People are facing uncertain and difficult times in the face of the Covid-19 pandemic. If many of us have to self-isolate in urban or suburban environments, we need something to do to keep our bodies and minds active and fed. In such a challenging scenario, a garden in urban spaces can bring recreational, health, economic and environmental benefits. Regardless of the Covid-19 pandemic, there is untapped potential for this kind of garden to impact environmental outcomes, public awareness, and market trends. Urban vegetable gardens could provide a small-scale approach to the sustainable use of natural resources, leading towards self-sufficiency, self-regulation, sustainability, and environmental protection. Here I present a work on my experience, focusing on the benefits of plants (psychological, health, economic, productive) in this k of better work than setting up a home vegetable garden. I know that the idea seems, at a first glance, strange and inappropriate - considering the number of current and future problems - but, as a scientist, I felt I had to do it. A vegetable garden in home spaces can provide recreation, enhance physical and mental health, and provide economic and environmental benefits. There are no greenhouse gas emissions, no use of synthetic fertilizers and pesticides, no leaching losses. Regardless of practical challenges and the existential difficulties we face, there is untapped potential for It is time to think about a new way of living that starts from daily activities, with a small-scale and bottomup approach, based on sustainable use of natural resources and promotion of a subsistence economy and bartering, aimed at lasting well-being in generations both in material terms (food and energy) and psychological terms, able to integrate various disciplines (such as agriculture and animal husbandry, forestry, biology, architecture, engineering, but also economics, sociology, philosophy, and psychology). Covid-19 could be one the last warning that gives us time to reconsider human behavior - from global warming to the ever-increasing intensity and speed of activities, all of which are related to the principle of the capitalistic system. This pause can help us deliberate how all this can be transformed into a sustainable system; maybe it can be considered as a big chance.

Converting urban spaces into food gardens during the Covid-19 pandemic

Sofo A
2021

Abstract

People are facing uncertain and difficult times in the face of the Covid-19 pandemic. If many of us have to self-isolate in urban or suburban environments, we need something to do to keep our bodies and minds active and fed. In such a challenging scenario, a garden in urban spaces can bring recreational, health, economic and environmental benefits. Regardless of the Covid-19 pandemic, there is untapped potential for this kind of garden to impact environmental outcomes, public awareness, and market trends. Urban vegetable gardens could provide a small-scale approach to the sustainable use of natural resources, leading towards self-sufficiency, self-regulation, sustainability, and environmental protection. Here I present a work on my experience, focusing on the benefits of plants (psychological, health, economic, productive) in this k of better work than setting up a home vegetable garden. I know that the idea seems, at a first glance, strange and inappropriate - considering the number of current and future problems - but, as a scientist, I felt I had to do it. A vegetable garden in home spaces can provide recreation, enhance physical and mental health, and provide economic and environmental benefits. There are no greenhouse gas emissions, no use of synthetic fertilizers and pesticides, no leaching losses. Regardless of practical challenges and the existential difficulties we face, there is untapped potential for It is time to think about a new way of living that starts from daily activities, with a small-scale and bottomup approach, based on sustainable use of natural resources and promotion of a subsistence economy and bartering, aimed at lasting well-being in generations both in material terms (food and energy) and psychological terms, able to integrate various disciplines (such as agriculture and animal husbandry, forestry, biology, architecture, engineering, but also economics, sociology, philosophy, and psychology). Covid-19 could be one the last warning that gives us time to reconsider human behavior - from global warming to the ever-increasing intensity and speed of activities, all of which are related to the principle of the capitalistic system. This pause can help us deliberate how all this can be transformed into a sustainable system; maybe it can be considered as a big chance.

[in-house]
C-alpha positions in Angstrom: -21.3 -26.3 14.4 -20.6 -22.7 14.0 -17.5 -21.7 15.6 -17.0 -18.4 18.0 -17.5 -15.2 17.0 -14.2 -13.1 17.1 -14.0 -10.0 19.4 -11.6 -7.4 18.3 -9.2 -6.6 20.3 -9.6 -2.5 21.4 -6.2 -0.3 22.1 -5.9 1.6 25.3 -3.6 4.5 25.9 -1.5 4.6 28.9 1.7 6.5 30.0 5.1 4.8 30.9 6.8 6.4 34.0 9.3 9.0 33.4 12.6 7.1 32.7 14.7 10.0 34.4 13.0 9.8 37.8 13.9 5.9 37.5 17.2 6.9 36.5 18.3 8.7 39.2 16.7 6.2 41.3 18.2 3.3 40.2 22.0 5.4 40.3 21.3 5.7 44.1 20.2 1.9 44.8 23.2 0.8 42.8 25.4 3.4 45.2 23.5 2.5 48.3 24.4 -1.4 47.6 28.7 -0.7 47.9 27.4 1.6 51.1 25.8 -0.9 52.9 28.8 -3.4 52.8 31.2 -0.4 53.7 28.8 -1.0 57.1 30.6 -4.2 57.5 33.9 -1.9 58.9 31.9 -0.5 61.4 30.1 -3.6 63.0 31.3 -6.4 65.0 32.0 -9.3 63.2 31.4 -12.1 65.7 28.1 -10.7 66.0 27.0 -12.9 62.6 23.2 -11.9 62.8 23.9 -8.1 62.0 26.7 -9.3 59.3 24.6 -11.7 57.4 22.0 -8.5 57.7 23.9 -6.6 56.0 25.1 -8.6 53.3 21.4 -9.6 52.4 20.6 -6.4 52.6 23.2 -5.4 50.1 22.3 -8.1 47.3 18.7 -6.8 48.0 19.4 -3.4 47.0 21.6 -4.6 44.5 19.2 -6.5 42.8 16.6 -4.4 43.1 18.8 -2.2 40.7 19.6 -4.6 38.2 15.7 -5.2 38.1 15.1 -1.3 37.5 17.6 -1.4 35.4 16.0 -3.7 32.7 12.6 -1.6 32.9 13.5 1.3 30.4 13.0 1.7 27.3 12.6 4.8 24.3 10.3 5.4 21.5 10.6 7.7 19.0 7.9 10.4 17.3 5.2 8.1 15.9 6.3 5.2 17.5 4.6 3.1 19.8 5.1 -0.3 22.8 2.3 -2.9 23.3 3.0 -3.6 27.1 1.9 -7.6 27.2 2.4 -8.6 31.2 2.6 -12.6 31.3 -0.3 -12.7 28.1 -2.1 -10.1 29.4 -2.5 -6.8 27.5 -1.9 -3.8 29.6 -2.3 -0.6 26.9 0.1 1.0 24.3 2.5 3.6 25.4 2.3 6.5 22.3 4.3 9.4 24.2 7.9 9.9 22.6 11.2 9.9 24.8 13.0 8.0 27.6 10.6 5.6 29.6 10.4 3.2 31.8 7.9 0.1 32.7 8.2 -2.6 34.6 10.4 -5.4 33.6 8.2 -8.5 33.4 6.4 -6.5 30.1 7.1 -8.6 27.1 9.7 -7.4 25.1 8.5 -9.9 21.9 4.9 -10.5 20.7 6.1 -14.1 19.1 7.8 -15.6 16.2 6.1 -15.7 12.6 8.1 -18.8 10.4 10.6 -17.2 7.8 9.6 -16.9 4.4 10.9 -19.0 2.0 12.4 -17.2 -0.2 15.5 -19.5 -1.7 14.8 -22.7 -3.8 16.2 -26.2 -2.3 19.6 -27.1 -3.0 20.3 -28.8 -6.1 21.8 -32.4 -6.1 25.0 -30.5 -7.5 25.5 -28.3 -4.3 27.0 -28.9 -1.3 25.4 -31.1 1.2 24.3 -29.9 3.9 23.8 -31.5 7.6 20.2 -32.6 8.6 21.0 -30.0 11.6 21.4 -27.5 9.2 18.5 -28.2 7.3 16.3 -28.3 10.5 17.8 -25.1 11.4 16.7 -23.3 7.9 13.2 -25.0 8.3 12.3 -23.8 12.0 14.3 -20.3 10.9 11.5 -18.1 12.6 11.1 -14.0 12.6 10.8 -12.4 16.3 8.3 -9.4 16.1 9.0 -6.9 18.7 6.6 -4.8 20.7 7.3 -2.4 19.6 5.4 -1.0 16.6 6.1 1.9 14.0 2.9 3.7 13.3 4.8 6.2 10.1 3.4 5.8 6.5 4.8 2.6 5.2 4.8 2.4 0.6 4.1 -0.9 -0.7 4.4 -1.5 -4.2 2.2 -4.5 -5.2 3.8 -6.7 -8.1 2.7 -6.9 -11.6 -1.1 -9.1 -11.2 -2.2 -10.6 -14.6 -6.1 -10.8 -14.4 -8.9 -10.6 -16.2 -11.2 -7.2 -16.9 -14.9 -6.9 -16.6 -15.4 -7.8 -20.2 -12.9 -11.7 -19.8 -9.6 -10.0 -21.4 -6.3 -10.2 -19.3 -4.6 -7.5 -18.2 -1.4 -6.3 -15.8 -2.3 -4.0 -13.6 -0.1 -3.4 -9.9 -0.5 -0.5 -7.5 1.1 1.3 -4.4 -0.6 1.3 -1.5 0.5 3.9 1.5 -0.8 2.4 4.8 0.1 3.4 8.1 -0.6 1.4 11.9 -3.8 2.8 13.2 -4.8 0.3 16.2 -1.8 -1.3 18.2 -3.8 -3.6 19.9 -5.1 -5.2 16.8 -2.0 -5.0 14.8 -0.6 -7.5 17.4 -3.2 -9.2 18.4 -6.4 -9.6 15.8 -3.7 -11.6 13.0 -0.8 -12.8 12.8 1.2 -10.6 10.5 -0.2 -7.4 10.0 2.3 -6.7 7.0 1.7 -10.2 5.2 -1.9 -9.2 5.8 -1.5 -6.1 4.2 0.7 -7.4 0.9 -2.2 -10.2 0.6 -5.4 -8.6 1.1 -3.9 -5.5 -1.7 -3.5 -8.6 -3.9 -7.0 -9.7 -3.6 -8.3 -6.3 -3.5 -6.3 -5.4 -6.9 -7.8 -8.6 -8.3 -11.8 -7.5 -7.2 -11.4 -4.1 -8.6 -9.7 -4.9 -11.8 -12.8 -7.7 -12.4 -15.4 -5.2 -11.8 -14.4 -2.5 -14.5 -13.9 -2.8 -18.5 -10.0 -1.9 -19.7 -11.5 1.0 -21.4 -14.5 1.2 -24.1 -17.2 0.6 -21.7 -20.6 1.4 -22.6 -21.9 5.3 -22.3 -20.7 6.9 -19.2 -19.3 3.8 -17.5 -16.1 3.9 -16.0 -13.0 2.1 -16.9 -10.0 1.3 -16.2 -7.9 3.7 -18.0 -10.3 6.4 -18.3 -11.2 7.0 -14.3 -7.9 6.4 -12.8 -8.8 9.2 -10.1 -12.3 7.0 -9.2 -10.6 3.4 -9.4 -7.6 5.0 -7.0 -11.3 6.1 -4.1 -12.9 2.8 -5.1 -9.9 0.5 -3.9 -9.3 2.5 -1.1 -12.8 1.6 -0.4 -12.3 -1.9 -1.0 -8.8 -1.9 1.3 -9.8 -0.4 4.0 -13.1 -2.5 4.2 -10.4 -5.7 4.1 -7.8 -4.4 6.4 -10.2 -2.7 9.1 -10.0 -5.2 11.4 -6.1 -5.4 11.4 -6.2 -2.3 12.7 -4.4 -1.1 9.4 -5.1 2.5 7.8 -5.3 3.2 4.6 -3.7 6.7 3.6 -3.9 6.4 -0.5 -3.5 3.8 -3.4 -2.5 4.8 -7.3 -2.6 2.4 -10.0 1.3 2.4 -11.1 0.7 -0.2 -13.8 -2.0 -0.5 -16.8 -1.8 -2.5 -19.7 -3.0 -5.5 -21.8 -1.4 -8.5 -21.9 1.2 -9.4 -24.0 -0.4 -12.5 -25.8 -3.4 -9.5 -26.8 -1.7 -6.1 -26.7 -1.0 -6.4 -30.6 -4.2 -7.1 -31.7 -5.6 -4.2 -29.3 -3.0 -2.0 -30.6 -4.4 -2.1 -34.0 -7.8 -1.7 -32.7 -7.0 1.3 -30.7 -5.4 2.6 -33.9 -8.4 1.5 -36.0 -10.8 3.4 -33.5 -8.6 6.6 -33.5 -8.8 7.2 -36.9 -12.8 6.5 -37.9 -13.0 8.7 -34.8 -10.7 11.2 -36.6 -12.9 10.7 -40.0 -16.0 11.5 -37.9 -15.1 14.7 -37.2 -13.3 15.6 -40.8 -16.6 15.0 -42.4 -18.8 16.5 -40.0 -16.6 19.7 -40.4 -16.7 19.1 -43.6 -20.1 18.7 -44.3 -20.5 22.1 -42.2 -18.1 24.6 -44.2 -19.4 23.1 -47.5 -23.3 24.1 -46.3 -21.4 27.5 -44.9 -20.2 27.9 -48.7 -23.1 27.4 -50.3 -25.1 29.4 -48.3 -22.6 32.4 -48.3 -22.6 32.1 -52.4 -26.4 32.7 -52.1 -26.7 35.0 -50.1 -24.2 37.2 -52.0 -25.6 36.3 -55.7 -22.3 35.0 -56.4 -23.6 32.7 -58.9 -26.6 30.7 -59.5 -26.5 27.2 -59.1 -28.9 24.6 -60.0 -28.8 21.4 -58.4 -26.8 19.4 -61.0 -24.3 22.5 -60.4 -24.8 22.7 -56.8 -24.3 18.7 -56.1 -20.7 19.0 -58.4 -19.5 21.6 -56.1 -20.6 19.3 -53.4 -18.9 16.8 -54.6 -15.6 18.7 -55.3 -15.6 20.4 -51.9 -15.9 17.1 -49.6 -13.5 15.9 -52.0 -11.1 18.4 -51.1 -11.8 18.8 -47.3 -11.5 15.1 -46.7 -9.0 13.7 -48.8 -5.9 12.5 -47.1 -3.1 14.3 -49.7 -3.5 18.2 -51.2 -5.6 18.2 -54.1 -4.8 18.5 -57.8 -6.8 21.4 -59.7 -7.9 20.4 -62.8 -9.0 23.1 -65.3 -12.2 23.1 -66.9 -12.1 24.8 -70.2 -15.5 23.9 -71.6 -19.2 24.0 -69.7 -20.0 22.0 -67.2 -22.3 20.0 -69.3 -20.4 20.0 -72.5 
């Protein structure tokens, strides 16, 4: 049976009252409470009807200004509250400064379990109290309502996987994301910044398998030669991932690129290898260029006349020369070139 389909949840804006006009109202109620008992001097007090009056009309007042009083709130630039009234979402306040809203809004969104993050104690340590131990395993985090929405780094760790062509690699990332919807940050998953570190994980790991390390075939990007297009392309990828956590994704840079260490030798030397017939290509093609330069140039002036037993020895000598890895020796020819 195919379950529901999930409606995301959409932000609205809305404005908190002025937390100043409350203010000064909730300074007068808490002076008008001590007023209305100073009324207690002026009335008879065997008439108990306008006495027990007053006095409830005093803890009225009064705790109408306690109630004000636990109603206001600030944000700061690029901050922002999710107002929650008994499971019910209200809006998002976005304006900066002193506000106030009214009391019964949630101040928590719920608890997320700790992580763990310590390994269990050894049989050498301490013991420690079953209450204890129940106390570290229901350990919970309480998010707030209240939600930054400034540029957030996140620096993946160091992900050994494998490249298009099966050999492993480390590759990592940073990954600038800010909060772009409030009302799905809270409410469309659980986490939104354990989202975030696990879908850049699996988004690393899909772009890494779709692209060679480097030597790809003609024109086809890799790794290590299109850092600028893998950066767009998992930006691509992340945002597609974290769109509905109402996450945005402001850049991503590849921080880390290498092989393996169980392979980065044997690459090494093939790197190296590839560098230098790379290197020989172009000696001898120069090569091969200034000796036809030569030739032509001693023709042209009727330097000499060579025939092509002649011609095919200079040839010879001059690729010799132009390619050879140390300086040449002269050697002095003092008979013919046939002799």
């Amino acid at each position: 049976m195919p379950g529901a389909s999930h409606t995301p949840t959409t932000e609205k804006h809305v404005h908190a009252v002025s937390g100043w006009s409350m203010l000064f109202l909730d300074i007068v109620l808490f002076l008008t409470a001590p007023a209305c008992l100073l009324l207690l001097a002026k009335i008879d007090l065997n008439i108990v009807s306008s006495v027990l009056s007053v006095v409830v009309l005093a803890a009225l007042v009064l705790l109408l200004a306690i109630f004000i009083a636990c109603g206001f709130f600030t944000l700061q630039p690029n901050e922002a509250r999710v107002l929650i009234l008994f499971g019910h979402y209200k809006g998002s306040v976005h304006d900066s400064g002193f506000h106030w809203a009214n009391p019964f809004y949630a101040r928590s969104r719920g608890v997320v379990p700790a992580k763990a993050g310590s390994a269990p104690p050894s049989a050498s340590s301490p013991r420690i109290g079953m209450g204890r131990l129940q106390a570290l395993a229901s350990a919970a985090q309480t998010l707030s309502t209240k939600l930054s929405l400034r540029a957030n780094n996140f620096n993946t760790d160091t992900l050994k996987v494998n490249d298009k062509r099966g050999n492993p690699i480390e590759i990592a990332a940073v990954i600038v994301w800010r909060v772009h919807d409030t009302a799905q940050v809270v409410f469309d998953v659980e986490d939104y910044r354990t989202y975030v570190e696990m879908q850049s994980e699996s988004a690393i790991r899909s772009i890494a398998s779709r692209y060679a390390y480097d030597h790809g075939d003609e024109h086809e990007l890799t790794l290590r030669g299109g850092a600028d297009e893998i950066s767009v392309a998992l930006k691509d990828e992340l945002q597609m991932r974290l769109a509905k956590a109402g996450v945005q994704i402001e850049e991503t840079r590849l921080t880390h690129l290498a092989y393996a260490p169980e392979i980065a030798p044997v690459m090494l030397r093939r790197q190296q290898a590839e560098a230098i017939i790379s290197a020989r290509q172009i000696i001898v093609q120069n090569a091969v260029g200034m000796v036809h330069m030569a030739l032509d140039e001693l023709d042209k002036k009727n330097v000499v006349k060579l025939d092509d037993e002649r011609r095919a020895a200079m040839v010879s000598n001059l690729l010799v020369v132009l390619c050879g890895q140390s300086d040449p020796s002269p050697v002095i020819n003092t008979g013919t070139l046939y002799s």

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Utilizza questo identificativo per citare o creare un link a questo documento: http://hdl.handle.net/11563/152516
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